For the first quarter of fiscal year 2016, 37 clients were caught in violation of the Supplemental Nutrition Assistance Program.
Guam – A total of 37 residents were disqualified temporarily from the Supplemental Nutrition Assistance Program, formerly known as Food Stamp program, because they were caught violating the rules.
DPHSS Program Coordinator Francis Damian explains, “Out of that 37 violations, 26 clients that were found in non-compliance of trafficking, which is coordinated efforts with a store. That’s how they’re being caught. That also includes a restitution of about $29-thousand dollars.”
Out of the 37 disqualifications, 26 clients were disqualified for crediting food or nonfood items or exchanging cash with their SNAP EBT card, also known as trafficking. Two were disqualified for failing to report the loss of household and nine were disqualified for failing to report employment timely.
“So those are the two main things. It’s always the income, people are not reporting their household properly. They’re actually employed and afraid to lose the benefits. This is meant to supplement your income for your children…and the loss of household,” Damian says.
Compared to last quarter which shows a total of 42 disqualifications, this most recent report from the Department of Public Health and Social Services, which covers the period from October 2015 to December 2015, shows a slight drop at 37 disqualifications.
However, Damian says trafficking is still a problem. “Right now, we believe it is. As a matter of fact, there’s a really good push on the federal side. We had trainings and meetings regarding this. Because of this, there’s a big push to address trafficking. Right now we’re seeing an upward trend. They’re catching a lot more stores which in turn means there’s more trafficking regarding clietns as well. That’s been our main focus for a year, almost two years now.”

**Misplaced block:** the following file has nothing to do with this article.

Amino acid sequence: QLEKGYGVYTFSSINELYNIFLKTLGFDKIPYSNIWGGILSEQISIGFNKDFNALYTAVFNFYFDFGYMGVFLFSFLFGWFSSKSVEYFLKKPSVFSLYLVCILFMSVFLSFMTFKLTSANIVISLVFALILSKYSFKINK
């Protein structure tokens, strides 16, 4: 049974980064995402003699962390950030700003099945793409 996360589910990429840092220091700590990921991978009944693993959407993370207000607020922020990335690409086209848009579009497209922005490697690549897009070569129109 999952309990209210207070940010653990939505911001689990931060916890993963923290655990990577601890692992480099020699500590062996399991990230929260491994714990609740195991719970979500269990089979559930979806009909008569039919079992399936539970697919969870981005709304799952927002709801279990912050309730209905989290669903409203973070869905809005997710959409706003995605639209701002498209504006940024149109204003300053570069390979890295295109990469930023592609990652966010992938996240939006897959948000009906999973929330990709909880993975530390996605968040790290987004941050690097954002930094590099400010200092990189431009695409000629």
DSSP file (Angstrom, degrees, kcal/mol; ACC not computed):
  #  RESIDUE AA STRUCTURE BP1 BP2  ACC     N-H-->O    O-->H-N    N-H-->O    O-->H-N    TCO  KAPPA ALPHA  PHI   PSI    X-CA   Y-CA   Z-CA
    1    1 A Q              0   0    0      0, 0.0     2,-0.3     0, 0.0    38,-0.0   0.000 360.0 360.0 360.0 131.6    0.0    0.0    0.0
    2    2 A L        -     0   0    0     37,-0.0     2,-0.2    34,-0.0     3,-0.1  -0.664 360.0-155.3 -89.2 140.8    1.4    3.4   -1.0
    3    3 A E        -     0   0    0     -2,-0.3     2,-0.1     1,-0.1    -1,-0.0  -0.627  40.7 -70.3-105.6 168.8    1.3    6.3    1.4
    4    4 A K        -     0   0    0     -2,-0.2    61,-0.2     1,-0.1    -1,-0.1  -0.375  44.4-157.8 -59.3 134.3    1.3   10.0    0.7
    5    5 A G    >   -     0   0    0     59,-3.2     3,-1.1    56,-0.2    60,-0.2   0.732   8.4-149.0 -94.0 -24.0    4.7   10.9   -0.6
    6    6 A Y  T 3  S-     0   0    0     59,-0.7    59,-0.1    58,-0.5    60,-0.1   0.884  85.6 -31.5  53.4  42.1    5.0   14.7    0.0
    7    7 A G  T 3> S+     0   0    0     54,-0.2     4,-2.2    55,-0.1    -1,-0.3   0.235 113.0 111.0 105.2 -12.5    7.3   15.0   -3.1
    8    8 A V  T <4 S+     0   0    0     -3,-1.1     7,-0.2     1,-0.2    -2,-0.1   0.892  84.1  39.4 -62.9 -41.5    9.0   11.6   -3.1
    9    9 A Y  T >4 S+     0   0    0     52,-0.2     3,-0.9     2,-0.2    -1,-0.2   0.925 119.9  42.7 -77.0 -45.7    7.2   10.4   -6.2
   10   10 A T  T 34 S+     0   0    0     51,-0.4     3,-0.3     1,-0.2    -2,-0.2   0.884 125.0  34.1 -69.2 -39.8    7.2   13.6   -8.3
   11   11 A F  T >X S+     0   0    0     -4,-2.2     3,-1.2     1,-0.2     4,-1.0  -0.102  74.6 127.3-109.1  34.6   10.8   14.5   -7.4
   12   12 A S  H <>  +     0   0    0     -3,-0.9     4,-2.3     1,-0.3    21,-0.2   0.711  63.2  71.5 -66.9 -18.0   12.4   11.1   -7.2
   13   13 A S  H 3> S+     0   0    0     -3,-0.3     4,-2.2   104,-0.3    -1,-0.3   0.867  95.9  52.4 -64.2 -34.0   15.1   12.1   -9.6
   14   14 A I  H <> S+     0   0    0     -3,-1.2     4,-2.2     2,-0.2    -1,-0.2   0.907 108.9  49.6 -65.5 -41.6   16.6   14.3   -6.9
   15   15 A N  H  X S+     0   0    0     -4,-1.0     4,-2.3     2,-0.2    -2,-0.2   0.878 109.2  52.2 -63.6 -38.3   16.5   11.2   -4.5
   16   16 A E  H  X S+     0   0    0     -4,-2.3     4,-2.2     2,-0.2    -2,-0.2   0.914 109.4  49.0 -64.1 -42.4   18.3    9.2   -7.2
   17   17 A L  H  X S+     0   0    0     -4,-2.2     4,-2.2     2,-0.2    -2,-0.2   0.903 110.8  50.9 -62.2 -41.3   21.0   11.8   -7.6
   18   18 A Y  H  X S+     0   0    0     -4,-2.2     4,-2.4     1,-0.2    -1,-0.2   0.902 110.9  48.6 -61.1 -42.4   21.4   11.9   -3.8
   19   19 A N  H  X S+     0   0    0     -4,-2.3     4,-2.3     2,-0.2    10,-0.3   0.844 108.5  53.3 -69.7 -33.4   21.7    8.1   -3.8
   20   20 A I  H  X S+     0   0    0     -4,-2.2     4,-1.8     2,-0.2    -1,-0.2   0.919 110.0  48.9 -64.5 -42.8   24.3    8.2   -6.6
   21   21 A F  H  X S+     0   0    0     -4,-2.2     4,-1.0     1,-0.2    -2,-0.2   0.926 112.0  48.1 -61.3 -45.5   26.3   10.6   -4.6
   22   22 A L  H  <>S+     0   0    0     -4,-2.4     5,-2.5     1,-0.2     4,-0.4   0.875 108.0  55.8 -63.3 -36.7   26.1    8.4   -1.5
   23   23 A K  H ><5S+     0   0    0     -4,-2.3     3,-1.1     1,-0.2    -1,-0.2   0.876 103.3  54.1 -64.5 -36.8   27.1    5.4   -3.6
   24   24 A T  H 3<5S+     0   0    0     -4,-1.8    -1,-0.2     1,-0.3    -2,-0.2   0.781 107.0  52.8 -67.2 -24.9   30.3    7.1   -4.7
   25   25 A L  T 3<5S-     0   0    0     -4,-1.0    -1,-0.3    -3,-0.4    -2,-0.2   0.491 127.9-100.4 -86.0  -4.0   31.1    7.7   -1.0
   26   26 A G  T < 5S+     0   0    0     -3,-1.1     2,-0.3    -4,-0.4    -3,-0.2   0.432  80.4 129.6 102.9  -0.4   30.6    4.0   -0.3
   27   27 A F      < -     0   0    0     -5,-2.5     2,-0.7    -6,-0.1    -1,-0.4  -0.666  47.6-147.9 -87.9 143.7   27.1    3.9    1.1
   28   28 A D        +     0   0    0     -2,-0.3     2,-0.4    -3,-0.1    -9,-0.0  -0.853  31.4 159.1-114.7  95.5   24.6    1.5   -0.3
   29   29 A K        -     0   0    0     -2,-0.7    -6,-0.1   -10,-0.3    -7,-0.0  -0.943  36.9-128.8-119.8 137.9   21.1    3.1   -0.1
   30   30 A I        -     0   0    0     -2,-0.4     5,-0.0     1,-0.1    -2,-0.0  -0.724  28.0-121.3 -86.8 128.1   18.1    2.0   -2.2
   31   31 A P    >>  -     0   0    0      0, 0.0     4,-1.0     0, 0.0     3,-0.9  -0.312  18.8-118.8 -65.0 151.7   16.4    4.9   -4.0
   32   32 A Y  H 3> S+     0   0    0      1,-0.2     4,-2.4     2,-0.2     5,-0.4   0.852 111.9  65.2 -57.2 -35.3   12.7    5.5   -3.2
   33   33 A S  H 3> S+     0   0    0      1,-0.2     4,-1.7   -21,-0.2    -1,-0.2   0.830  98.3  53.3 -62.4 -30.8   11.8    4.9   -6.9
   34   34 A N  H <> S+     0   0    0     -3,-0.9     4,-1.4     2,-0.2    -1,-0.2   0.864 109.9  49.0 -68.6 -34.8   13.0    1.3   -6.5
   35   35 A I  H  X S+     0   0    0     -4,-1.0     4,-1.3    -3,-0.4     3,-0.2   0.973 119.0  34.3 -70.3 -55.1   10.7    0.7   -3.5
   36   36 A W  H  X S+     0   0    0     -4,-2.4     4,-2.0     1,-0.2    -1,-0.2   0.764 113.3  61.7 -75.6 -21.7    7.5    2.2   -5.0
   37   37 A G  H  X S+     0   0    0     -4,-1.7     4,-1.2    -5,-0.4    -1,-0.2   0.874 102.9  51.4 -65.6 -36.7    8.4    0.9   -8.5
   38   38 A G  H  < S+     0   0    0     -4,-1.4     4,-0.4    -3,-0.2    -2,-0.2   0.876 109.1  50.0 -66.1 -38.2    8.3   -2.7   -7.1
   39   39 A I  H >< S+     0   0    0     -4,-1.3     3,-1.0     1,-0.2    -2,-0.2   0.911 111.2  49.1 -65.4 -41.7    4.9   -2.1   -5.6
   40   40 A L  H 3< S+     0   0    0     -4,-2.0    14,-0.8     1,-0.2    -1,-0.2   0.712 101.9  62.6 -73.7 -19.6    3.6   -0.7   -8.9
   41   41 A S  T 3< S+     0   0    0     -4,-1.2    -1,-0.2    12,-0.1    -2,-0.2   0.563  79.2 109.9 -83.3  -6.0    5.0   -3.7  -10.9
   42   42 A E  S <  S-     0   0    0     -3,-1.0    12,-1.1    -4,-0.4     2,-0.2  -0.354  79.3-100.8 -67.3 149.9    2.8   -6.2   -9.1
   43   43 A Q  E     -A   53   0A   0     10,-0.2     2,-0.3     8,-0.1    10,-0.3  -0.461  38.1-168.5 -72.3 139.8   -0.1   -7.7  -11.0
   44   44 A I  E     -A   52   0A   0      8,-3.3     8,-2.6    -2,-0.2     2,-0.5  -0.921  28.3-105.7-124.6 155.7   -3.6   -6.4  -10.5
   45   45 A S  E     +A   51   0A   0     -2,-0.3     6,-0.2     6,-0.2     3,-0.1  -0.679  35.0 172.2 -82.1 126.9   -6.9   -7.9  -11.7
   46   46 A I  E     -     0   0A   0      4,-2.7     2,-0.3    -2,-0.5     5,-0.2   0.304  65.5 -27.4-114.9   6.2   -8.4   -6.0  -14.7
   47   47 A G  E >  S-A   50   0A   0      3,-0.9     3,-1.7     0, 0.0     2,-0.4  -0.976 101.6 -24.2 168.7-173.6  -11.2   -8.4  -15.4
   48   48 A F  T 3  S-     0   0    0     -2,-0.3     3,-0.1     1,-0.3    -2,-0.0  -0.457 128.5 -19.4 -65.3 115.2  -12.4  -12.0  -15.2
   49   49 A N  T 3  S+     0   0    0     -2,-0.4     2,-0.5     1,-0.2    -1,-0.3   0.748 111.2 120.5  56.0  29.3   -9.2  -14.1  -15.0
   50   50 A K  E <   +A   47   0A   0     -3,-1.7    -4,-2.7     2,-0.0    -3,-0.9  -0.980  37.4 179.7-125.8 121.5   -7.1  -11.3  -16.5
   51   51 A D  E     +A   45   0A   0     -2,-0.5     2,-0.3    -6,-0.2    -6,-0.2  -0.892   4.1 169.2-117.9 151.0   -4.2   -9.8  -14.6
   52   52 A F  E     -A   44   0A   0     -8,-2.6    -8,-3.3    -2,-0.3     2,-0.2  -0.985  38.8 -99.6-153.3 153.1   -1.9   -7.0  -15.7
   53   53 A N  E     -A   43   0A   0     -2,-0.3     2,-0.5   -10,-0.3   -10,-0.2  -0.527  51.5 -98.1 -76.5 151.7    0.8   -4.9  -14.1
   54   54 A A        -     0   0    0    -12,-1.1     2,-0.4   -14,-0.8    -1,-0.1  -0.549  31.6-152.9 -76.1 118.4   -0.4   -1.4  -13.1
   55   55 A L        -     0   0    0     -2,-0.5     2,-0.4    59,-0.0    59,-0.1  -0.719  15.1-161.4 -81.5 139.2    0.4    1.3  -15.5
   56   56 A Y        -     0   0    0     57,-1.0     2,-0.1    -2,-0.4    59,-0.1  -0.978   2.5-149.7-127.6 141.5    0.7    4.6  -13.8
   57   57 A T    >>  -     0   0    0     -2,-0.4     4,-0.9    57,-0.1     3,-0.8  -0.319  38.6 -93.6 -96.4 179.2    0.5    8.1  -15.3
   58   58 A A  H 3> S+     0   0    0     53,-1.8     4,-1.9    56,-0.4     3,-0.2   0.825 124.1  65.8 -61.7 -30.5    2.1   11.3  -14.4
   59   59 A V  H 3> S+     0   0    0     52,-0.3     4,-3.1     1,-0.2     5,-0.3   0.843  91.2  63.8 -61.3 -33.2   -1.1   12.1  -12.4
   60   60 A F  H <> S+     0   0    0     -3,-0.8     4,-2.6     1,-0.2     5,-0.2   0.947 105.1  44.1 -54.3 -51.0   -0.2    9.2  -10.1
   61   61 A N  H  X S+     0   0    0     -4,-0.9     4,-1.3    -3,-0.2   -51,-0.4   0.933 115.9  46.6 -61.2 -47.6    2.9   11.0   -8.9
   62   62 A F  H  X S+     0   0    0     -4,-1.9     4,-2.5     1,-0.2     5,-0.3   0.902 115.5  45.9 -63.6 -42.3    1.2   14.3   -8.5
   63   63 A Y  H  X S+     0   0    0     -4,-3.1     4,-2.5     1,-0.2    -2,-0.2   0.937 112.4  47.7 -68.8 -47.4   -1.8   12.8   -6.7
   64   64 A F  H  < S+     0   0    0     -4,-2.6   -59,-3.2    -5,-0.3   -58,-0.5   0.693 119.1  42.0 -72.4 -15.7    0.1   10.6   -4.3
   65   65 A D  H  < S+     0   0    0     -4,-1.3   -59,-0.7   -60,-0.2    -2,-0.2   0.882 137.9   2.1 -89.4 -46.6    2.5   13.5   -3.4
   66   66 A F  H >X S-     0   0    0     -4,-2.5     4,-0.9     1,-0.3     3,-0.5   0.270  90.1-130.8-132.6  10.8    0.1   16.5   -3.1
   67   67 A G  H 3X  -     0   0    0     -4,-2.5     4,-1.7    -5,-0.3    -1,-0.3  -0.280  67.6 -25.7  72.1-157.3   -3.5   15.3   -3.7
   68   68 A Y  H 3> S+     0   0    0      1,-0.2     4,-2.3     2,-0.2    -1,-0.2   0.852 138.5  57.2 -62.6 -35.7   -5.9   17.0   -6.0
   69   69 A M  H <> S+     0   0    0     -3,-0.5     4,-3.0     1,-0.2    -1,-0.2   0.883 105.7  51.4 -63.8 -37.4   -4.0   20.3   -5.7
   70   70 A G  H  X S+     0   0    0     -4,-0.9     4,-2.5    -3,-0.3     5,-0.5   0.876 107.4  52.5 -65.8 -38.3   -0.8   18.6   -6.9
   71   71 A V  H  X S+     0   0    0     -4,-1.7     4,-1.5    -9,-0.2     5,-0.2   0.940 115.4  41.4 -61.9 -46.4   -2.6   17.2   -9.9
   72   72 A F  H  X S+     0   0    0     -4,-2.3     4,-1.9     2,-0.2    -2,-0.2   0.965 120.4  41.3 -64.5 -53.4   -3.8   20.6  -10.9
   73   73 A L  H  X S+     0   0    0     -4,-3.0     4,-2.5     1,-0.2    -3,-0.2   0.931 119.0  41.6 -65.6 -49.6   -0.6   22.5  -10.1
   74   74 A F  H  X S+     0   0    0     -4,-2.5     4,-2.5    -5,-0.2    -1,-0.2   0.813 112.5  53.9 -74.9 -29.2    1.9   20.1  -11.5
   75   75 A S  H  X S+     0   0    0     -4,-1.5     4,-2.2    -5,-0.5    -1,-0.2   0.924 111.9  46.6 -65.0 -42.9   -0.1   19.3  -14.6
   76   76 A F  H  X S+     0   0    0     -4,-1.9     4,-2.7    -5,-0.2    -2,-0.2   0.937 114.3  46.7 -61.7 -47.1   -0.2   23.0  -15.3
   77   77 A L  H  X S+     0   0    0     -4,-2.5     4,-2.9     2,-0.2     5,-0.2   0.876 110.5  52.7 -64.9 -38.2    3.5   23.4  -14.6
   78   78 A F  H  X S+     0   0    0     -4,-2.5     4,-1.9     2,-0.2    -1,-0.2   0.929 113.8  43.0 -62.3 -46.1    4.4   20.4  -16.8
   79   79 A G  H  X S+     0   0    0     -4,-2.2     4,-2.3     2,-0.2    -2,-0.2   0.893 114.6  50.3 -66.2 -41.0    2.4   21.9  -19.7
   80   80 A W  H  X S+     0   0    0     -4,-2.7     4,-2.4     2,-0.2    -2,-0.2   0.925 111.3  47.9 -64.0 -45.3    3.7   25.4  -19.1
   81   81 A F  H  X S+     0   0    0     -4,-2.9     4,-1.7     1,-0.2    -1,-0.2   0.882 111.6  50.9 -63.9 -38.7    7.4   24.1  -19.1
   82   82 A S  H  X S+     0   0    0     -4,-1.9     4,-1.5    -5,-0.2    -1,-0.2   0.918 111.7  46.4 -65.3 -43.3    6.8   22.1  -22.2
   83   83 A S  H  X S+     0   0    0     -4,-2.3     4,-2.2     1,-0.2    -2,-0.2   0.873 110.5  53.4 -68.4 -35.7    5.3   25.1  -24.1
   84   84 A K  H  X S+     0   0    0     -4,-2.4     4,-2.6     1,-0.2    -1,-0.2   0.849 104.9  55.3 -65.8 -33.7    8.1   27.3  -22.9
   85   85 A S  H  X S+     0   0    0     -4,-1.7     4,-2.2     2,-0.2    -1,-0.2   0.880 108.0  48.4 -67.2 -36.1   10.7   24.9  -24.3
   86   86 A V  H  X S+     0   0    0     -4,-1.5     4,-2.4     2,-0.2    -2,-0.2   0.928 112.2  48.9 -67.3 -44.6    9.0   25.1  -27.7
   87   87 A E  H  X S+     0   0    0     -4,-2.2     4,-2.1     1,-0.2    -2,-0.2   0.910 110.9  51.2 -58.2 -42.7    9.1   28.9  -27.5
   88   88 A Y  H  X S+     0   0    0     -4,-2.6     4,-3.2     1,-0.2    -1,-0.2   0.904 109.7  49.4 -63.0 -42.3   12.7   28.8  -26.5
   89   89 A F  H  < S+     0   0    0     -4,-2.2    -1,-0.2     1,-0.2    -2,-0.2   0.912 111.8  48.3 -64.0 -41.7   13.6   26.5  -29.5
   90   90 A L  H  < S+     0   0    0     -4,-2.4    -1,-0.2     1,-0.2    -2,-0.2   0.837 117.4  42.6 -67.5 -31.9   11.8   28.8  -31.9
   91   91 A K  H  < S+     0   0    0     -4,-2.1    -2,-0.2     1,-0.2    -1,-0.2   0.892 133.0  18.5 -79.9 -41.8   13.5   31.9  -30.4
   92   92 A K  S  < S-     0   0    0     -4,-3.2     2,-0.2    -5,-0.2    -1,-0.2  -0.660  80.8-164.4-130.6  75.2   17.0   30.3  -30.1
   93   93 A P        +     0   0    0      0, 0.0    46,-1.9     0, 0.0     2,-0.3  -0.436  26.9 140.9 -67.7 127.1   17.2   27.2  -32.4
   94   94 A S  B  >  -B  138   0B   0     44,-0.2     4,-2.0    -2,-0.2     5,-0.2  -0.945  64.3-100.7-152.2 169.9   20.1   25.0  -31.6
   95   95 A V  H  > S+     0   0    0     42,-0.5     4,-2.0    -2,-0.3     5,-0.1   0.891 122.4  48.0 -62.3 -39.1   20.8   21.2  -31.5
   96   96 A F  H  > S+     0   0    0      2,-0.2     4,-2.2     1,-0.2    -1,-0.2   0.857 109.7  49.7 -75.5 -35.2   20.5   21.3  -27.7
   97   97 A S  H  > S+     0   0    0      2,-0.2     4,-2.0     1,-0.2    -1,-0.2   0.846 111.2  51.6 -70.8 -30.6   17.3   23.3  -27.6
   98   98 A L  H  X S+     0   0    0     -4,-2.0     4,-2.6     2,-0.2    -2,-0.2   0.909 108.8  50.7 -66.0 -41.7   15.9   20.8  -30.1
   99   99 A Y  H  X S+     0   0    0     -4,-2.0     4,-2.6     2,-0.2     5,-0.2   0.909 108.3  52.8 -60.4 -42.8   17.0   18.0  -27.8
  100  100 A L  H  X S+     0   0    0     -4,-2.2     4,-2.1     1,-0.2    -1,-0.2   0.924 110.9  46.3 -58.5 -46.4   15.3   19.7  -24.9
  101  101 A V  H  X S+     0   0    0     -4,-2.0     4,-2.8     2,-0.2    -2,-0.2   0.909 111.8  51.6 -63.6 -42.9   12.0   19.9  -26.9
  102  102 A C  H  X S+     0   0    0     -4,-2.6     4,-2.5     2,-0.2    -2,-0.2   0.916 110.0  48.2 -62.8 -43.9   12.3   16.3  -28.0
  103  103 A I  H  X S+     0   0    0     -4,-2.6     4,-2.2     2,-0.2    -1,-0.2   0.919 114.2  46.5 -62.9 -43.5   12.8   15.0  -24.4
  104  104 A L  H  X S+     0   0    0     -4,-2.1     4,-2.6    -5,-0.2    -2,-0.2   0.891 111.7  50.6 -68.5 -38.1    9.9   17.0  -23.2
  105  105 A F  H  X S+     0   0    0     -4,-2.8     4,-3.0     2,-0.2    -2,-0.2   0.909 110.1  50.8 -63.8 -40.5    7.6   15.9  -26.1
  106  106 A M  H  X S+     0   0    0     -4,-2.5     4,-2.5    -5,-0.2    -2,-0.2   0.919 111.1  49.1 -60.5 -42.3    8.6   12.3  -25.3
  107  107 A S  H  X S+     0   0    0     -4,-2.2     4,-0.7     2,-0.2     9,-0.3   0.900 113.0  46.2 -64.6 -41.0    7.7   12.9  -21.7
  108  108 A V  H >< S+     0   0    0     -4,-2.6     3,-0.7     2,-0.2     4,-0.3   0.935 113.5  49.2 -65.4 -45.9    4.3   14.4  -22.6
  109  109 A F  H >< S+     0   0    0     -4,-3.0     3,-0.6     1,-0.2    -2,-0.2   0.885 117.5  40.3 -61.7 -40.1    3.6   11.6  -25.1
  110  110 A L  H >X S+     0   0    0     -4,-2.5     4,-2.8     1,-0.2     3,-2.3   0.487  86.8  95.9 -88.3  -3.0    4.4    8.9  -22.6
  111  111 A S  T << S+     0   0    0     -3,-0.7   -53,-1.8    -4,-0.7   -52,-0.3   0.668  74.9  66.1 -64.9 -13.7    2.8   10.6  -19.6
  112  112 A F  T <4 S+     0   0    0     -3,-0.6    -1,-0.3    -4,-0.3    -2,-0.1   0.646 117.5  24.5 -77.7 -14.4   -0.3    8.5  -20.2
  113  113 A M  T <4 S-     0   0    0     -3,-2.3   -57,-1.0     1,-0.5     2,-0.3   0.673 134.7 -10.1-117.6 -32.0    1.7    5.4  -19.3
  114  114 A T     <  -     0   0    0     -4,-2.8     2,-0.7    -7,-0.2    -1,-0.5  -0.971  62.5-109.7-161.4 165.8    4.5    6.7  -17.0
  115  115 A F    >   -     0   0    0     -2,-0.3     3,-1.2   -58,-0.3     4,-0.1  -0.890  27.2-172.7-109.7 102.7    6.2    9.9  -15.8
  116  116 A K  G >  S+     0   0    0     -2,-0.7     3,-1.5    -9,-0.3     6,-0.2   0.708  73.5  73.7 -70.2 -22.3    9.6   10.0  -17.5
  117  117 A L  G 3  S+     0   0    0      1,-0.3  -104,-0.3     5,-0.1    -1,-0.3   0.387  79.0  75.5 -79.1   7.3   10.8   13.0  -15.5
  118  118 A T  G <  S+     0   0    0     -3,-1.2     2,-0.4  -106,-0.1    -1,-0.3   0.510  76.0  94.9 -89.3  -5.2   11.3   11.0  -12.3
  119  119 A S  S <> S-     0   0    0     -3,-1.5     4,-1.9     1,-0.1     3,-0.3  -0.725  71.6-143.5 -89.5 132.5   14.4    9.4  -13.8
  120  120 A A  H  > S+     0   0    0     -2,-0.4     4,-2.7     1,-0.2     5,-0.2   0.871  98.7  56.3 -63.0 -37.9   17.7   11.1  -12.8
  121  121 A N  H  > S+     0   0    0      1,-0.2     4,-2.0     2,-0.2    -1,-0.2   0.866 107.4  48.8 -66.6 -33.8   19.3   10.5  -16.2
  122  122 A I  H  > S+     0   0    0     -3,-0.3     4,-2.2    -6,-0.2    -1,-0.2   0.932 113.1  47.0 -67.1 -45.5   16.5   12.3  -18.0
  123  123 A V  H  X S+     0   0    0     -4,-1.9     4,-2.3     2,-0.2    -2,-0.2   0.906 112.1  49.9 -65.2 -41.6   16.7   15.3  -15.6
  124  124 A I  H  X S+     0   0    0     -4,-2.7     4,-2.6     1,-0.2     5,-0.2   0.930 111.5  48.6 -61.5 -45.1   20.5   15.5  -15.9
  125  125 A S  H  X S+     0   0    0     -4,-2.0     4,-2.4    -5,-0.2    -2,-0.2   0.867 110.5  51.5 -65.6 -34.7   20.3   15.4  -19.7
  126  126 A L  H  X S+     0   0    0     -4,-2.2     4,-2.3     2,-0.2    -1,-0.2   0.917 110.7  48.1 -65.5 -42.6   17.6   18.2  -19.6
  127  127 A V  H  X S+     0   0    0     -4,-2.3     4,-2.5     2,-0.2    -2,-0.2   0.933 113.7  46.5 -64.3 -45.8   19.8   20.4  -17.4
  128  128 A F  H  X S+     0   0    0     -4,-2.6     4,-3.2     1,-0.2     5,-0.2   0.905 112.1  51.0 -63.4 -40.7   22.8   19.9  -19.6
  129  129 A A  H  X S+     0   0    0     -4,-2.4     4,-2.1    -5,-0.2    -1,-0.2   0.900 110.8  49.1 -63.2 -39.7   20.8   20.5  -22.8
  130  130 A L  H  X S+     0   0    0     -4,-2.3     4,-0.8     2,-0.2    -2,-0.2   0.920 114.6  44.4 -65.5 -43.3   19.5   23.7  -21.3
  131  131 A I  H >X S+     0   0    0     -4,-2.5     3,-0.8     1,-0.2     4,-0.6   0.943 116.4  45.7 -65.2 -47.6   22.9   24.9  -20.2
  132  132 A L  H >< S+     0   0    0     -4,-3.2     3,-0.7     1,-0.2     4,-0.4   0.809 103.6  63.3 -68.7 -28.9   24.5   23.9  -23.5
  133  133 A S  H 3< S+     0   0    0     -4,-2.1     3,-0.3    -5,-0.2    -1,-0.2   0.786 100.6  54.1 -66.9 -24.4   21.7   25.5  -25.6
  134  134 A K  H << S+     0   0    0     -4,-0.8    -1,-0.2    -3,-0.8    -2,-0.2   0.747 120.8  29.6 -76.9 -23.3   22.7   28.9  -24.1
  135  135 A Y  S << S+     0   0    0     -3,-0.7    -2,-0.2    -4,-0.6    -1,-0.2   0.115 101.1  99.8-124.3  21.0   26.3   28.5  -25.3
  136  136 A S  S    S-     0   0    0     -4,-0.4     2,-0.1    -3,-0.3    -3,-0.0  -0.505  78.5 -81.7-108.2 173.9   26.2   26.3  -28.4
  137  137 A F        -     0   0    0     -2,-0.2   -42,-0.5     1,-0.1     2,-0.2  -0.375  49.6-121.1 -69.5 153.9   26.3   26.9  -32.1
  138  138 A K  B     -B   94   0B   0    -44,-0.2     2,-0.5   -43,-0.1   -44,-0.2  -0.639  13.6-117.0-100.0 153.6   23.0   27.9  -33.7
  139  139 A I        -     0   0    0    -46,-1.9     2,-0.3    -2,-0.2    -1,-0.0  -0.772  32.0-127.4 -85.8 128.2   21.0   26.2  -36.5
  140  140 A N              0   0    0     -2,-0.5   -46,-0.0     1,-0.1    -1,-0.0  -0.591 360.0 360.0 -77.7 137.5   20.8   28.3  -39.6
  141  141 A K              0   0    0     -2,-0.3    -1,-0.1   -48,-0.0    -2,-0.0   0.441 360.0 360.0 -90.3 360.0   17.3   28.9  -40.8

Damian explains what the consequences are for violations. He says, “The very first time you’re caught, that goes for 12 months out of the program. If you’re caught a second time, that goes for 24 months or two years. The final one is for the third violation, the disqualification is permanent.”
Out of the 37 disqualifications, 34 were disqualified for 12 months and three were disqualified for 24 months. Damian explains, however, if a client is caught trafficking over $500 dollars, it also results in permanent disqualification. “Even if you’re caught here on Guam, you move somewhere else, this follows. Because it’s a nationwide program, if you get banned here, you’re banned elsewhere as well,” he says.
[photo credit: mynurish]